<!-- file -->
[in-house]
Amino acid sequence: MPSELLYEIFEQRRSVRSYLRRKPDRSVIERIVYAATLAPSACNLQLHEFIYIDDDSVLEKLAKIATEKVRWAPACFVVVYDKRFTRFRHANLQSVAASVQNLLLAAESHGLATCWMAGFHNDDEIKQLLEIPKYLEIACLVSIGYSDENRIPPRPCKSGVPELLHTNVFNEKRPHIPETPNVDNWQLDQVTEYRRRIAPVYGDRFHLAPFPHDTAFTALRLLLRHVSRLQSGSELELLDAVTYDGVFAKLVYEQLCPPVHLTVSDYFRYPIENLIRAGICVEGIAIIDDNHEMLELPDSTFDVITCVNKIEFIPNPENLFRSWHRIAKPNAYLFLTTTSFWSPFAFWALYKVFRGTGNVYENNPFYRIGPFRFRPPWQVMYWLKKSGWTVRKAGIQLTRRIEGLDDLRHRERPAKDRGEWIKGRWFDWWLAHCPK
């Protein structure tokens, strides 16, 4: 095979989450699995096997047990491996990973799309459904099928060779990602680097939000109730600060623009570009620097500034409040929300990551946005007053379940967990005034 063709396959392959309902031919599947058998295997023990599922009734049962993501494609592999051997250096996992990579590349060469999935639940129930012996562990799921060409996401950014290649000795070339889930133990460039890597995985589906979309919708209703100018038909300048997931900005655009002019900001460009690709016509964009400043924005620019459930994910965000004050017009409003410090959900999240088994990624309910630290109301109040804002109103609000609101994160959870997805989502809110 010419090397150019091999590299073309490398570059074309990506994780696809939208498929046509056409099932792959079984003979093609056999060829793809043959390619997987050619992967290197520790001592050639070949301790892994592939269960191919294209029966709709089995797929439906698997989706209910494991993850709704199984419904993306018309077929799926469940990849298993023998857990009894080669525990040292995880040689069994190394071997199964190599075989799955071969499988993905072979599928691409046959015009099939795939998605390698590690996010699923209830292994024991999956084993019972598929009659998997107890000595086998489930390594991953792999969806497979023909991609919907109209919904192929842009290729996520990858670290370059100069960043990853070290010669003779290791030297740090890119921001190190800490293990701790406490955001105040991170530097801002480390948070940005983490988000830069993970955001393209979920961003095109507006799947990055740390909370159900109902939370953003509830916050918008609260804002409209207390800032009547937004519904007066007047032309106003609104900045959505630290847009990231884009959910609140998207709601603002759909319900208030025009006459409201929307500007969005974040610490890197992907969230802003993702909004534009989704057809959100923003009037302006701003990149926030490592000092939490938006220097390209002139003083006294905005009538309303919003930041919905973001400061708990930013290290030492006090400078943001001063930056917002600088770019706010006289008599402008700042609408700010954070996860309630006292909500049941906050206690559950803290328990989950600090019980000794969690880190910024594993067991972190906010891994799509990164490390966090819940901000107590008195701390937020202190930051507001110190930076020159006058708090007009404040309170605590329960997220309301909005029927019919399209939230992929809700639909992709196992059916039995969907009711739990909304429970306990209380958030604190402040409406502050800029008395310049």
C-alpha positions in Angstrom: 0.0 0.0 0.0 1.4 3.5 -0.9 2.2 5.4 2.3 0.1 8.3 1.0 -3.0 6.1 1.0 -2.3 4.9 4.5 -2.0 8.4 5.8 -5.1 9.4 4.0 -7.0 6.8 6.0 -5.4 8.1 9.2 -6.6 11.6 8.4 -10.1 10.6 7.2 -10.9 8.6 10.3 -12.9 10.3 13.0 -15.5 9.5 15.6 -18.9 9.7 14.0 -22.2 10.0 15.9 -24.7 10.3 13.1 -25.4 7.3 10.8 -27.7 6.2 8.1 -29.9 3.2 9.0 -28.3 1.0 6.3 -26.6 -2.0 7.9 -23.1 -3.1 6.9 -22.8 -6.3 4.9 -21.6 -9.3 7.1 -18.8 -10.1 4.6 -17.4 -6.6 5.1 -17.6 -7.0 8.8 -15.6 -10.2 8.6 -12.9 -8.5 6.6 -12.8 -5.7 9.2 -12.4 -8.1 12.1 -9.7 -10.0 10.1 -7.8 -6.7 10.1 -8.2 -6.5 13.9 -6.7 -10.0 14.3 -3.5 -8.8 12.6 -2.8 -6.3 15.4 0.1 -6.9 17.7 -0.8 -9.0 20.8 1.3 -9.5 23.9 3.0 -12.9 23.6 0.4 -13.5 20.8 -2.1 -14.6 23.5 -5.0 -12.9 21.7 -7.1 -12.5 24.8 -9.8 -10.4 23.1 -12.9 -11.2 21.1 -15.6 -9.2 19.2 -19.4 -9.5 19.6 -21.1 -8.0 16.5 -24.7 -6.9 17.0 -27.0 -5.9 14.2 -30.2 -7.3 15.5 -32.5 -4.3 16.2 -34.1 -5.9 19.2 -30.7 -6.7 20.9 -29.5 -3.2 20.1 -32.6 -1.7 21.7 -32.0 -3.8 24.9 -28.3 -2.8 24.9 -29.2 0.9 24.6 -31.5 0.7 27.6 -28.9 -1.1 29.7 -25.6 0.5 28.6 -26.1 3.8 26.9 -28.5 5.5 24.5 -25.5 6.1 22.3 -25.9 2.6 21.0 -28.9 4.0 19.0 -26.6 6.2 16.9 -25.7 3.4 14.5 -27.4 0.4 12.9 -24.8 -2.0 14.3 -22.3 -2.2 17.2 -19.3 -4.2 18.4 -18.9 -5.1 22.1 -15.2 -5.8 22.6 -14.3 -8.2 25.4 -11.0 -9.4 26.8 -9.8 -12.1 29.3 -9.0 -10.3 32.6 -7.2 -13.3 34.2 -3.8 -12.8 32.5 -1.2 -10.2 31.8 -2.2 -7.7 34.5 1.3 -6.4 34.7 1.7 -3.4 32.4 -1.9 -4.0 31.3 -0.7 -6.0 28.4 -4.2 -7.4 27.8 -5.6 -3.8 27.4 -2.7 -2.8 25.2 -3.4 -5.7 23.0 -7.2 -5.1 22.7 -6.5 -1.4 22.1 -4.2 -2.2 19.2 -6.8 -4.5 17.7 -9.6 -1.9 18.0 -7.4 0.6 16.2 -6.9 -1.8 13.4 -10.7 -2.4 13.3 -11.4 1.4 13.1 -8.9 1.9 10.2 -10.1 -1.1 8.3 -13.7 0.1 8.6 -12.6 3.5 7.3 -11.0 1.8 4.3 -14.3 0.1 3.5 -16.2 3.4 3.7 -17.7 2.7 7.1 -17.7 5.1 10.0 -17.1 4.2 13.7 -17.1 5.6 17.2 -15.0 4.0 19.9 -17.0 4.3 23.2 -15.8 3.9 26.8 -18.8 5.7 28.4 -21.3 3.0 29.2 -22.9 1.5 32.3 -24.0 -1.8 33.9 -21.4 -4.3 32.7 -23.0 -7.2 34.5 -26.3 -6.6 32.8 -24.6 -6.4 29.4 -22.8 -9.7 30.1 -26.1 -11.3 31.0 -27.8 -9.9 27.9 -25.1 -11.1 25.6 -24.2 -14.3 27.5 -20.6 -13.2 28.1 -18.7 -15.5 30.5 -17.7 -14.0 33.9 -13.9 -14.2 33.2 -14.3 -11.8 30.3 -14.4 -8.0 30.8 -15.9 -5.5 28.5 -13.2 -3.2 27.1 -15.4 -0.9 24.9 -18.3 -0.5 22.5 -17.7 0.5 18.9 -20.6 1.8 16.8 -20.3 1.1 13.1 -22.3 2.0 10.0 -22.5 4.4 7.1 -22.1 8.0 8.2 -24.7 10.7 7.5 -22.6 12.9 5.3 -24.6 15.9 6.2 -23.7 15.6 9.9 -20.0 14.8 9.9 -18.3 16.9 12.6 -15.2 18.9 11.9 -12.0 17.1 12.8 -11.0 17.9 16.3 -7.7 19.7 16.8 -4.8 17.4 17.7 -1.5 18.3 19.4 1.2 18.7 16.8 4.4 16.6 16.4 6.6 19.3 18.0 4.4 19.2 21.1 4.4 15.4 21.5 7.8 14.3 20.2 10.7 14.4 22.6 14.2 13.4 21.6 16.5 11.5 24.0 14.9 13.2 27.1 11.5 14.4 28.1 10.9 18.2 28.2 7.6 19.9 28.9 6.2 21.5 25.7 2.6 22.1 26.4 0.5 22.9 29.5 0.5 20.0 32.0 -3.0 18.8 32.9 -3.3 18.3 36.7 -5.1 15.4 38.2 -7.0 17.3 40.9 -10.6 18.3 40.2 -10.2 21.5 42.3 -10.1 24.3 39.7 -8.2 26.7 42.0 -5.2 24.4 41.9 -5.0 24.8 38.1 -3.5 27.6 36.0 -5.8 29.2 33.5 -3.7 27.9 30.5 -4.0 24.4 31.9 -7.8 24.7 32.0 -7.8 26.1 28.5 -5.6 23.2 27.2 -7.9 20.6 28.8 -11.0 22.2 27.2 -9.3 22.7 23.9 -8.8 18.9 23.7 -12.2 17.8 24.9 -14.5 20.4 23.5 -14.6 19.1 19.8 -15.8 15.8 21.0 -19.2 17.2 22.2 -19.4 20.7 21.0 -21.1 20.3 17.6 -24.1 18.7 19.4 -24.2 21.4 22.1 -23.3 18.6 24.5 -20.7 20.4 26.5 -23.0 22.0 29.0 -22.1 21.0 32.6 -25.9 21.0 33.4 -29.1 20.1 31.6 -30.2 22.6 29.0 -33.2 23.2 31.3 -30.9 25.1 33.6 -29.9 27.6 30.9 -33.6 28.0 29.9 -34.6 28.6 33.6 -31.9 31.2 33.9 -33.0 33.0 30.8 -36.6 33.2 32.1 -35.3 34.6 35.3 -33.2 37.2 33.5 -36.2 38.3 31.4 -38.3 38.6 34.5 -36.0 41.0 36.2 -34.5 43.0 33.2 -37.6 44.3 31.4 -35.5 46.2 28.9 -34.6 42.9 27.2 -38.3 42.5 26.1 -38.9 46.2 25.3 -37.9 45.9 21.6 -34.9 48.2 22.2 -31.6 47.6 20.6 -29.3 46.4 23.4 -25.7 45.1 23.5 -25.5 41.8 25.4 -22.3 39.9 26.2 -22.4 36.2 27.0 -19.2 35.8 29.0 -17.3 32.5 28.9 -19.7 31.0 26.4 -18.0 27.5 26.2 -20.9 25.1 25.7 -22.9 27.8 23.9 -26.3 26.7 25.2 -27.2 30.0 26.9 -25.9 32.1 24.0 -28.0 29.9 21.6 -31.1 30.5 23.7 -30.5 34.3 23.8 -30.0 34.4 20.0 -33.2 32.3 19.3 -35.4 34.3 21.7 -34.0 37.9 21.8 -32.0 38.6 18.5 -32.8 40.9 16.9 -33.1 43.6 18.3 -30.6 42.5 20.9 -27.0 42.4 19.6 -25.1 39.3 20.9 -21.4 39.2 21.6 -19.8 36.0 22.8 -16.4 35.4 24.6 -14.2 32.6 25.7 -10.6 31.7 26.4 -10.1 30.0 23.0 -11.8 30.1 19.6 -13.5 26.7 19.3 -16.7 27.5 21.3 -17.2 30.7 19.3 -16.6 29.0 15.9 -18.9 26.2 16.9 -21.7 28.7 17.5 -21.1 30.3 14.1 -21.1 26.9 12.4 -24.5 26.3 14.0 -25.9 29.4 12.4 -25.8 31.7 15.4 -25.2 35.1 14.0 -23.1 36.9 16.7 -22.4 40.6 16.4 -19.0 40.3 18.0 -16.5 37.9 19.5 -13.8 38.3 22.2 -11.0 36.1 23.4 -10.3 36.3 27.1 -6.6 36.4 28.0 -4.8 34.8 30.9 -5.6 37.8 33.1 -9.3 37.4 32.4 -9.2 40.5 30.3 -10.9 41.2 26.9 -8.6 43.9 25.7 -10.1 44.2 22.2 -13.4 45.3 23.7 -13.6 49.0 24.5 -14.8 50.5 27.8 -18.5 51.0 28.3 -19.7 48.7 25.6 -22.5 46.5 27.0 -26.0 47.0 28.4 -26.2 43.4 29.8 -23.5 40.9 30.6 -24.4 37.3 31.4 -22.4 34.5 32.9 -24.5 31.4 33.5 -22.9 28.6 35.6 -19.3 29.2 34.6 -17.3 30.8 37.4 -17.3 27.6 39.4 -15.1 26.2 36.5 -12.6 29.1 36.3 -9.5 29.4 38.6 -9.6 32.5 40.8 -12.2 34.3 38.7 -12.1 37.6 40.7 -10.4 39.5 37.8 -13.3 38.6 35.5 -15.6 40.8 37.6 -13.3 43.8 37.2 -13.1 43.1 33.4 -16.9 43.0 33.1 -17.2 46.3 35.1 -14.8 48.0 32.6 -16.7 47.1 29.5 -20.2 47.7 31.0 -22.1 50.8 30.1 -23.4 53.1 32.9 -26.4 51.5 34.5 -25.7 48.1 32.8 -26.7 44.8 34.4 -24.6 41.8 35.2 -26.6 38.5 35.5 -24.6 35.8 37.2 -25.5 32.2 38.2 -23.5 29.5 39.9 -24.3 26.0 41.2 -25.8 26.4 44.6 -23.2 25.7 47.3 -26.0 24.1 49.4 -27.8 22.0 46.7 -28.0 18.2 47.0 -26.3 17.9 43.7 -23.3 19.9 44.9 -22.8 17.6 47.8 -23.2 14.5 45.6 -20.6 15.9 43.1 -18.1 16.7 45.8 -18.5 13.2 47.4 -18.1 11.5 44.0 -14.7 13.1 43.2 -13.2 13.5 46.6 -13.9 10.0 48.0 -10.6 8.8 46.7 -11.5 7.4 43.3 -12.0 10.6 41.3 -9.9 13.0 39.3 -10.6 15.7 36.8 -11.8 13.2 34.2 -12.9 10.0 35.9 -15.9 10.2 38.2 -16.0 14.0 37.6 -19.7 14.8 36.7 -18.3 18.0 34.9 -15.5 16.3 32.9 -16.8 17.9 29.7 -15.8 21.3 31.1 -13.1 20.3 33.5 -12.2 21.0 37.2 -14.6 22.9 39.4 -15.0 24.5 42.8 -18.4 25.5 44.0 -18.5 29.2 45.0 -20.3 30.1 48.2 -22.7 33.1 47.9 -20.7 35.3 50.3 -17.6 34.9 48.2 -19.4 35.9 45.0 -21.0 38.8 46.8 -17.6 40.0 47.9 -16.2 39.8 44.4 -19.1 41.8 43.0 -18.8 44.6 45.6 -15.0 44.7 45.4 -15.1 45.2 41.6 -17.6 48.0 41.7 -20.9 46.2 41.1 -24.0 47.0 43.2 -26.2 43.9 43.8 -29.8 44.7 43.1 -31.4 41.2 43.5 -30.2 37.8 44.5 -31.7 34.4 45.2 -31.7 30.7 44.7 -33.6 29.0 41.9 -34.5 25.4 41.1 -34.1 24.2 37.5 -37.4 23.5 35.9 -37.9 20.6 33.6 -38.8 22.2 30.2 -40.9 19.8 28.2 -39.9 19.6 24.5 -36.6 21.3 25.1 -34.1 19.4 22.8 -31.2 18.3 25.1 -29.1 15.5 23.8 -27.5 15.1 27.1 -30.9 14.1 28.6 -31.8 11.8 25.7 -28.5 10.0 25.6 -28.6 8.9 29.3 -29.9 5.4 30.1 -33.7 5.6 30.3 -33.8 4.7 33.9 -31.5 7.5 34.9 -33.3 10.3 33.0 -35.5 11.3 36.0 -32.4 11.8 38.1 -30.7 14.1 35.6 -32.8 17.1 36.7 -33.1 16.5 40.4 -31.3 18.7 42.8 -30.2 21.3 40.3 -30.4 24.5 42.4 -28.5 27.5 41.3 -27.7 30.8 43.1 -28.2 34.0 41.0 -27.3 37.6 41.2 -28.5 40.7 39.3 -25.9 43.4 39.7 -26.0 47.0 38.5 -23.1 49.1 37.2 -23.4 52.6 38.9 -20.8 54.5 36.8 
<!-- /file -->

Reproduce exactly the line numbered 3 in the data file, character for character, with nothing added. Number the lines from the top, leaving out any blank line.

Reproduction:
């Protein structure tokens, strides 16, 4: 095979989450699995096997047990491996990973799309459904099928060779990602680097939000109730600060623009570009620097500034409040929300990551946005007053379940967990005034 063709396959392959309902031919599947058998295997023990599922009734049962993501494609592999051997250096996992990579590349060469999935639940129930012996562990799921060409996401950014290649000795070339889930133990460039890597995985589906979309919708209703100018038909300048997931900005655009002019900001460009690709016509964009400043924005620019459930994910965000004050017009409003410090959900999240088994990624309910630290109301109040804002109103609000609101994160959870997805989502809110 010419090397150019091999590299073309490398570059074309990506994780696809939208498929046509056409099932792959079984003979093609056999060829793809043959390619997987050619992967290197520790001592050639070949301790892994592939269960191919294209029966709709089995797929439906698997989706209910494991993850709704199984419904993306018309077929799926469940990849298993023998857990009894080669525990040292995880040689069994190394071997199964190599075989799955071969499988993905072979599928691409046959015009099939795939998605390698590690996010699923209830292994024991999956084993019972598929009659998997107890000595086998489930390594991953792999969806497979023909991609919907109209919904192929842009290729996520990858670290370059100069960043990853070290010669003779290791030297740090890119921001190190800490293990701790406490955001105040991170530097801002480390948070940005983490988000830069993970955001393209979920961003095109507006799947990055740390909370159900109902939370953003509830916050918008609260804002409209207390800032009547937004519904007066007047032309106003609104900045959505630290847009990231884009959910609140998207709601603002759909319900208030025009006459409201929307500007969005974040610490890197992907969230802003993702909004534009989704057809959100923003009037302006701003990149926030490592000092939490938006220097390209002139003083006294905005009538309303919003930041919905973001400061708990930013290290030492006090400078943001001063930056917002600088770019706010006289008599402008700042609408700010954070996860309630006292909500049941906050206690559950803290328990989950600090019980000794969690880190910024594993067991972190906010891994799509990164490390966090819940901000107590008195701390937020202190930051507001110190930076020159006058708090007009404040309170605590329960997220309301909005029927019919399209939230992929809700639909992709196992059916039995969907009711739990909304429970306990209380958030604190402040409406502050800029008395310049």